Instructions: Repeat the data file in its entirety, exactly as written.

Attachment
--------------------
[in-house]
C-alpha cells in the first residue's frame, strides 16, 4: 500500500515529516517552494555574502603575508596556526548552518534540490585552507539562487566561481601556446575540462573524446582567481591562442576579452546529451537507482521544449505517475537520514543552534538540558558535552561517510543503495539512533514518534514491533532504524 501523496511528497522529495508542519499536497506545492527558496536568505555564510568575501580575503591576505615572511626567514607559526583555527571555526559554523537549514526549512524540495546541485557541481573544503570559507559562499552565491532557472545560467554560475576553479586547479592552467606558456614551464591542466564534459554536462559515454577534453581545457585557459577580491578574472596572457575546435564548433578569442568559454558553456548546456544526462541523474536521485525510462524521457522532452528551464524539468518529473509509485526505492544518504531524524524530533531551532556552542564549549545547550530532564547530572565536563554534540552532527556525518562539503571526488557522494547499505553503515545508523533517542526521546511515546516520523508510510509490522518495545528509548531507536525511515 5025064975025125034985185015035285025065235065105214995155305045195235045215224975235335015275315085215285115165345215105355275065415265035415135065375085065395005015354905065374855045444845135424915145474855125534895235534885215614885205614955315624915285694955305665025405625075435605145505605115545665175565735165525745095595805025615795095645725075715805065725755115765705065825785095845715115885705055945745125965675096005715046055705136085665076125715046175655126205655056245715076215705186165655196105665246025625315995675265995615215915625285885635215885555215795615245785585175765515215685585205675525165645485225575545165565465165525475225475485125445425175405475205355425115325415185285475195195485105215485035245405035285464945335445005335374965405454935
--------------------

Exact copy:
[in-house]
C-alpha cells in the first residue's frame, strides 16, 4: 500500500515529516517552494555574502603575508596556526548552518534540490585552507539562487566561481601556446575540462573524446582567481591562442576579452546529451537507482521544449505517475537520514543552534538540558558535552561517510543503495539512533514518534514491533532504524 501523496511528497522529495508542519499536497506545492527558496536568505555564510568575501580575503591576505615572511626567514607559526583555527571555526559554523537549514526549512524540495546541485557541481573544503570559507559562499552565491532557472545560467554560475576553479586547479592552467606558456614551464591542466564534459554536462559515454577534453581545457585557459577580491578574472596572457575546435564548433578569442568559454558553456548546456544526462541523474536521485525510462524521457522532452528551464524539468518529473509509485526505492544518504531524524524530533531551532556552542564549549545547550530532564547530572565536563554534540552532527556525518562539503571526488557522494547499505553503515545508523533517542526521546511515546516520523508510510509490522518495545528509548531507536525511515 5025064975025125034985185015035285025065235065105214995155305045195235045215224975235335015275315085215285115165345215105355275065415265035415135065375085065395005015354905065374855045444845135424915145474855125534895235534885215614885205614955315624915285694955305665025405625075435605145505605115545665175565735165525745095595805025615795095645725075715805065725755115765705065825785095845715115885705055945745125965675096005715046055705136085665076125715046175655126205655056245715076215705186165655196105665246025625315995675265995615215915625285885635215885555215795615245785585175765515215685585205675525165645485225575545165565465165525475225475485125445425175405475205355425115325415185285475195195485105215485035245405035285464945335445005335374965405454935